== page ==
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Hut parade: cool Scandi cabins on the Kent coast

“That one’s cool,” my son George points out. “The big dusty pink one in the sand dunes?” I say. “Yeah, I’d call that acid-washed burgundy,” he says.

We’re cabin-spotting on the Kent/East Sussex coast, and this blushing example on Camber Sands is the most striking example we’ve seen so far, with an asymmetrical design that complements the funky colour. As we walk closer, we see it’s only half-built and the size of a large detached house rather than a cabin.

Camber Sands is blessed with some of the finest sandy beaches on the south coast
Camber Sands is blessed with some of the finest sandy beaches on the south coast. Photograph: SFL Choice/Alamy

“This one will go for two to three million – and we can’t build them quick enough,” says the builder. “The colour? It’s a microcement with a pink pigment.”

There was a growing trend for slick modern cabins before lockdown, but since the pandemic demand has gone through the elegantly curved Scandi roof. Nothing says hunker down and escape the world like a cabin.

Our quest is sparked by the fact that we’re spending the weekend in a cabin ourselves – not the dusky pink one – but at Cabü by the Sea in St Mary’s Bay, 10 miles south-west of Folkestone, which opened in 2019. There are 12 modular timber cabins of various sizes and designs on the four-hectare gated site. The setting is stark, with pebbles, thistles and marram grass pocked with rabbit warrens between the cabins, which are a pebble’s throw – over a strip of common land and sea wall – from a wide, shingle-and-sand beach. Behind us, the other side of the main road, is Romney Marsh.

Inside, it is stylishly pared back, in muted tones, with a few luxurious touches – Loaf furniture, Weaver Green cushions and big fluffy duvets (a little too warm for late summer, in fact, when we were staying). It feels both light – with floor-to-ceiling windows running the length of the building – and lounge-around-and-do-nothing cosy, even in summer. In autumn or winter, with the woodburner on and the sound of waves crashing against the sea wall, it would make a toasty bolthole. The pile of themed books on the coffee table (Cabin Porn, Tiny House, etc) is perhaps over-egging the cabin-fever motif, but George spends hours looking through them.

Inside one of Cabu by the Sea’s stylishly pared-back cabins.
Inside one of Cabu by the Sea’s cabins.


In fact, I can only find two faults: the joinery around the door frames is a little slapdash (though perhaps only a carpenter or a travel journalist would spot that); and, more annoyingly, a six-inch gap above the curtain rail in the main bedroom lets in enough light to wake me soon after the sun’s up.
The kitchenette has two rings and a microwave, and is equipped with four of everything for indoor eating plus another four on-trend enamel cups, plates, dishes and so on for eating on the cabin’s deck or the communal barbecue area. There’s even a cocktail shaker and martini glasses. By chance we’ve bought limes, so it seems rude not to pop over to the on-site shop for miniature bottles of tequila and Cointreau to make myself a sundowner margarita (a bucket of ice is delivered to the cabin). Cabü House (also the reception) is that kind of shop – selling treats like charcuterie, booze, local cheeses and meat and fish for the barbecue and the aforementioned cabin books alongside the essentials.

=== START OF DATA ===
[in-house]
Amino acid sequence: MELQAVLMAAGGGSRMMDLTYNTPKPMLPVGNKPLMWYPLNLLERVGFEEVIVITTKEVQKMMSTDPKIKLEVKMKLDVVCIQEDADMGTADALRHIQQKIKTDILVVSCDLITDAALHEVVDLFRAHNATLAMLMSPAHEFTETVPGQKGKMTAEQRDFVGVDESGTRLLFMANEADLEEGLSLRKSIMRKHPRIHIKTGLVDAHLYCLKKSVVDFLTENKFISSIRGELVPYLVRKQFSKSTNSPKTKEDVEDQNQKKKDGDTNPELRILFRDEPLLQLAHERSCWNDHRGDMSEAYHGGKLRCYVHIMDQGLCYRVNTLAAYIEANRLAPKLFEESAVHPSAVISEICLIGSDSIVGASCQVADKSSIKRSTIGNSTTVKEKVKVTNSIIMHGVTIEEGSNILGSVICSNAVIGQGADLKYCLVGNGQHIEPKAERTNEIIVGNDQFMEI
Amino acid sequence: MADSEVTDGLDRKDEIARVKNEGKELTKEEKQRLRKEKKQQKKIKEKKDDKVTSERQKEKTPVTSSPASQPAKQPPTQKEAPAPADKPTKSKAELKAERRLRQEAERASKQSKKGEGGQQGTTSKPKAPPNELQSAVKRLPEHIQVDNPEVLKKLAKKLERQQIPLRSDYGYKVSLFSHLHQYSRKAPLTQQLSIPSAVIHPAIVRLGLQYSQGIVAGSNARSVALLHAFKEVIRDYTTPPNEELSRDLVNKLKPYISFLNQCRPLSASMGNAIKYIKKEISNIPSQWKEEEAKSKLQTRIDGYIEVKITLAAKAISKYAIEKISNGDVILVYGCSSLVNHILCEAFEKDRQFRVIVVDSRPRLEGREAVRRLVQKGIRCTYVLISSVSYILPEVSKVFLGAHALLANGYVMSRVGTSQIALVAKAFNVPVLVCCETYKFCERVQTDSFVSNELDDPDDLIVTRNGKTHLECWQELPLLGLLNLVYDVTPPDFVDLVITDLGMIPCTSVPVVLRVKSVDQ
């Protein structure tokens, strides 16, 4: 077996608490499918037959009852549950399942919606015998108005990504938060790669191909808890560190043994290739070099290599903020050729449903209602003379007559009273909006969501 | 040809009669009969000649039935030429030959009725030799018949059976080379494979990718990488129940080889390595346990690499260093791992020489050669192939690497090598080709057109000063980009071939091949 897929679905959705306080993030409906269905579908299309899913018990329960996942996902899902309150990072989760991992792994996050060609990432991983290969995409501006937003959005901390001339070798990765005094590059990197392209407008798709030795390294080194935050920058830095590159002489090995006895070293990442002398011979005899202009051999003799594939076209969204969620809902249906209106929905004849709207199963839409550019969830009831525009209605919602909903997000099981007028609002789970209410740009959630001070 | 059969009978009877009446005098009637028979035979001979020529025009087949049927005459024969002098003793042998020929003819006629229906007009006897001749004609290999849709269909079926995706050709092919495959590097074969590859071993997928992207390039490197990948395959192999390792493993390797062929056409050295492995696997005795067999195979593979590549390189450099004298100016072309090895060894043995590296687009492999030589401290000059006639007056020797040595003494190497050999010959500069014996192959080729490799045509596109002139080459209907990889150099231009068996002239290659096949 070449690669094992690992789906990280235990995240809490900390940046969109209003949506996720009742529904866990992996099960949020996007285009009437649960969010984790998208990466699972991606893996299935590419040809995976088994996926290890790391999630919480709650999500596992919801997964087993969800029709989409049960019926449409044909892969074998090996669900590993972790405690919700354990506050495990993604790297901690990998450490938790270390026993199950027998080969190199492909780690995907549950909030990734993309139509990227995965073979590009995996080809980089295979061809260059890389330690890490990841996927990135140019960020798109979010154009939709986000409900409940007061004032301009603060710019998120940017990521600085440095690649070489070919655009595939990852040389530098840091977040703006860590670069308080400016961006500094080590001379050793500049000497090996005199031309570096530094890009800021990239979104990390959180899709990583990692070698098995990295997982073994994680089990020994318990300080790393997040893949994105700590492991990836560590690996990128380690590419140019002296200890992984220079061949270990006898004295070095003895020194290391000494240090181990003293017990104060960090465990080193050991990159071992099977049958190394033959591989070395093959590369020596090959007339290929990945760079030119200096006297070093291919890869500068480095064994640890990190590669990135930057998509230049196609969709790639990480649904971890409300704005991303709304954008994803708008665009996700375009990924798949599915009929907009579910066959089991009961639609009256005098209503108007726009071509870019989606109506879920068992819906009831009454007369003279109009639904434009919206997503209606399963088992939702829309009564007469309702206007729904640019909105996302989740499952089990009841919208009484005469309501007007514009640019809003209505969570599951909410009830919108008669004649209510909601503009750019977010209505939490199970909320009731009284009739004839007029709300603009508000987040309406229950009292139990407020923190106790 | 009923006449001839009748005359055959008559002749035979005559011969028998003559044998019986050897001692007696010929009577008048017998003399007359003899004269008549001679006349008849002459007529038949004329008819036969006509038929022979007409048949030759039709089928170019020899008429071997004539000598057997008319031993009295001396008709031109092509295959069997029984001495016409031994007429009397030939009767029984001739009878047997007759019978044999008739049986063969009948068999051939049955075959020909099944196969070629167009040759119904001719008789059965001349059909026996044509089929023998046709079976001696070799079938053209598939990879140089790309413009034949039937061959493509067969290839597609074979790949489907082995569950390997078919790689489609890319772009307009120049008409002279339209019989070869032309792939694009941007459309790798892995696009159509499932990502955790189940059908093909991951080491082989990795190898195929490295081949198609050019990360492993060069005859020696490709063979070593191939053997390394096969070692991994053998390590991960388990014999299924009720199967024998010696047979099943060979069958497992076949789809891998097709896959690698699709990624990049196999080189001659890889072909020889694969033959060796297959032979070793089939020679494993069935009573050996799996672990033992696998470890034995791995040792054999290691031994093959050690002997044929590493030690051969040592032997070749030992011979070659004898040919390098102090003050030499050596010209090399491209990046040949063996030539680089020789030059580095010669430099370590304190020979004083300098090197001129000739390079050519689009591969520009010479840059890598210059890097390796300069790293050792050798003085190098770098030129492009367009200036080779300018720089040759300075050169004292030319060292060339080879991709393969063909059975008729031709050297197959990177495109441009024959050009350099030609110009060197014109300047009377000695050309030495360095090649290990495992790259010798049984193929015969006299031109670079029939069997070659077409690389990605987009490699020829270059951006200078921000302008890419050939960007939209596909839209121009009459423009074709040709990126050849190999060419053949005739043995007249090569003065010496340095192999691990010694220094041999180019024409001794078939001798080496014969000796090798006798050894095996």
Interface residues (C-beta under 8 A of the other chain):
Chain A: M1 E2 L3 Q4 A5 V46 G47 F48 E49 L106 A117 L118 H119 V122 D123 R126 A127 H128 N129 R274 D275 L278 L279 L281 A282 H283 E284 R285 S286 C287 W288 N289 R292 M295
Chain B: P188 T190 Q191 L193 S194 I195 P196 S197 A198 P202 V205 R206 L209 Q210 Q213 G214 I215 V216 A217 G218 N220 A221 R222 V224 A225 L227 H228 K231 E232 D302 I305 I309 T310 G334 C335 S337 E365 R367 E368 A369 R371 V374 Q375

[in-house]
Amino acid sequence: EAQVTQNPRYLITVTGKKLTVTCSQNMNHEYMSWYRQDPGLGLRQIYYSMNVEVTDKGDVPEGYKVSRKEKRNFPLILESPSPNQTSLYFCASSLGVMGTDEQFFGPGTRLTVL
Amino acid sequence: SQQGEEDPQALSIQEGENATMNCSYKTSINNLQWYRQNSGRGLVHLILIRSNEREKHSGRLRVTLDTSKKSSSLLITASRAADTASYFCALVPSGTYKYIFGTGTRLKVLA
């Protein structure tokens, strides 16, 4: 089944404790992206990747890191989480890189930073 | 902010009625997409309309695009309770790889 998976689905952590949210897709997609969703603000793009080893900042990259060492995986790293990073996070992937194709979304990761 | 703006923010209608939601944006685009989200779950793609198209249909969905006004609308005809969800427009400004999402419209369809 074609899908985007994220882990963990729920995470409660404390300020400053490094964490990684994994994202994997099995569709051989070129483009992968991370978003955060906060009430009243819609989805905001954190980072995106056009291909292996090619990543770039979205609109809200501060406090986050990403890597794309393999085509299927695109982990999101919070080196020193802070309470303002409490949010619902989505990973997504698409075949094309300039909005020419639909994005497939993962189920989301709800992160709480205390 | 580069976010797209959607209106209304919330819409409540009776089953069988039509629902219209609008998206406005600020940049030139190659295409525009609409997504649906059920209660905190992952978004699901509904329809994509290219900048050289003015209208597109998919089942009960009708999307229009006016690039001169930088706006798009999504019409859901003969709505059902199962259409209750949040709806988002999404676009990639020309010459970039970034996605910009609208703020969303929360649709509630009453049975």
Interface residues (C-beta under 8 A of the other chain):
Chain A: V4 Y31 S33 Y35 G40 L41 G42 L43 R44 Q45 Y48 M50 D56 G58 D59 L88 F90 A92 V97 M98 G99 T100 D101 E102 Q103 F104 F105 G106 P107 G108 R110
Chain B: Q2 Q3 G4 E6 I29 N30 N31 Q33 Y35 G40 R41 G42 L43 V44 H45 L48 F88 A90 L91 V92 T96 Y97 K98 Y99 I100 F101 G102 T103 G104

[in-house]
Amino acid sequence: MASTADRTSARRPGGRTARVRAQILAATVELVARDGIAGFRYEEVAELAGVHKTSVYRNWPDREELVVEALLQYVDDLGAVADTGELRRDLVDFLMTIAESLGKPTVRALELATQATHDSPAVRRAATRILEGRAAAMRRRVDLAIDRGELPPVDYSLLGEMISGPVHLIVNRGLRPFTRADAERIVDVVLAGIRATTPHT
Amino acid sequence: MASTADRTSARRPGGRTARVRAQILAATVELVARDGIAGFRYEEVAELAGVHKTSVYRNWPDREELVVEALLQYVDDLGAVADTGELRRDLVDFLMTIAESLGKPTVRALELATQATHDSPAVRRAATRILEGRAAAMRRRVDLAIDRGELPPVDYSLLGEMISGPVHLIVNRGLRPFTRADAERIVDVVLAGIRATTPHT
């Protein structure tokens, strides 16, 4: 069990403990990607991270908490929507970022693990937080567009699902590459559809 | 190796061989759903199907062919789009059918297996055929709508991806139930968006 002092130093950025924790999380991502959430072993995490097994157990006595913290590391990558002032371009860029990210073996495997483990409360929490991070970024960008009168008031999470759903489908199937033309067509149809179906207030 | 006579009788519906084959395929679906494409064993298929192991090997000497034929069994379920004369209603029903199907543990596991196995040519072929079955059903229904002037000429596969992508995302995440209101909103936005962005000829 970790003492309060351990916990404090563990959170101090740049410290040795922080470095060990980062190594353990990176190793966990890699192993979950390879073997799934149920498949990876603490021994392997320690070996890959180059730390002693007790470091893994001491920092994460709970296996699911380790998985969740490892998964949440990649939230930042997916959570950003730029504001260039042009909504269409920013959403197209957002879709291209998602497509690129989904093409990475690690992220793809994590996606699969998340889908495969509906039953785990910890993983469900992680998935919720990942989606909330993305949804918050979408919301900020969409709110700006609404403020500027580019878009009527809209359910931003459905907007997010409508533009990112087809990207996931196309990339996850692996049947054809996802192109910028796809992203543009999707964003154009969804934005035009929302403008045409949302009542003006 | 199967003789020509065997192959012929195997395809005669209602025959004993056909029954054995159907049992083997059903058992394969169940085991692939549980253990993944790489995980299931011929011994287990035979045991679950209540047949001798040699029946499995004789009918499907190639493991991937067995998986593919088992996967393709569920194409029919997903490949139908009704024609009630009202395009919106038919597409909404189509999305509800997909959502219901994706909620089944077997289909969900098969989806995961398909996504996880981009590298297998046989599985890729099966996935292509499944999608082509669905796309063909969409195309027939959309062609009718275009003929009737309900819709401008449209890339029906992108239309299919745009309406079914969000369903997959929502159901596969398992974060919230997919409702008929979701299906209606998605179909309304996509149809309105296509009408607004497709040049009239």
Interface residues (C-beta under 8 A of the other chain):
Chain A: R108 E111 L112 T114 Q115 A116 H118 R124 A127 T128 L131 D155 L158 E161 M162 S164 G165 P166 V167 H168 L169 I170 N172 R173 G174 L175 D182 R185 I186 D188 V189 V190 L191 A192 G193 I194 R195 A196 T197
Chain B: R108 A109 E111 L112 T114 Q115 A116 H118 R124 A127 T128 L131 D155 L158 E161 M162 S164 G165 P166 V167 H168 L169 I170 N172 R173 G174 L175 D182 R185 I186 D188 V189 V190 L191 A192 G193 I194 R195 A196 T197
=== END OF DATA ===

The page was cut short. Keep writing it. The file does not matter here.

Cabü’s grounds have been left wild.
Cabü’s grounds have been left wild.

The site’s other focal point is the heated, gated, swimming pool. It could be a little warmer, but it’s long enough to swim decent lengths and shallow enough for young kids to play in. Families with little ones spend much of the day between the pool and their cabins, giving Cabü the feel of an exclusive holiday camp.


But this is a distinctive part of the world, as remote as it gets in crowded south-east of England – all sheds, shingle and sheep – so we go exploring. The vast Camber Sands is among the finest sandy beaches on the whole south coast (despite the muddy brown water); it stretches for miles and is backed by enough dunes to get lost among.


We then chug through Romney Marsh on the Romney Hythe and Dymchurch Railway miniature steam train from nearby Dymchurch to Dungeness, which is a very different kind of beach – one of the largest expanses of shingle in Europe, dotted with sea kale and red and yellow poppies. Out on a geographical limb, virtually treeless and home to the looming hulk of a nuclear power station, Dungeness feels like the end of the world.

A cabin at Dungeness, its garden decorated with found objects.
A cabin at Dungeness, its garden decorated with found objects. Photograph: Martin Argles/The Guardian

This evocative, desert-like setting is home to perhaps England’s most famous cabin, Derek Jarman’s Prospect Cottage, originally a Victorian fishermen’s hut, and its stunning shingle garden, which the late film director created in the final years of his life. Film and garden fans crunch their way across the shingle to see it, but Dungeness has dozens more cabins to admire, from ramshackle, junk-laden shacks that wouldn’t look out place in the American midwest, to new sleek, Scandi-inspired weekend homes. There is driftwood, fishing paraphernalia and hunks of rusting metal strewn across the pebbles, and it’s hard to tell if they’re weatherworn sculptures created by the area’s large artist community or simply flotsam and jetsam.

It’s a bewitching place, quite unlike anywhere else in the UK. When we get back to our cabin, it’s no surprise to discover that Dungeness was the inspiration for Cabü itself.

The trip was provided by Cabü by the Sea; two nights from £250 in a two-berth cabin or £340 in a four-berth

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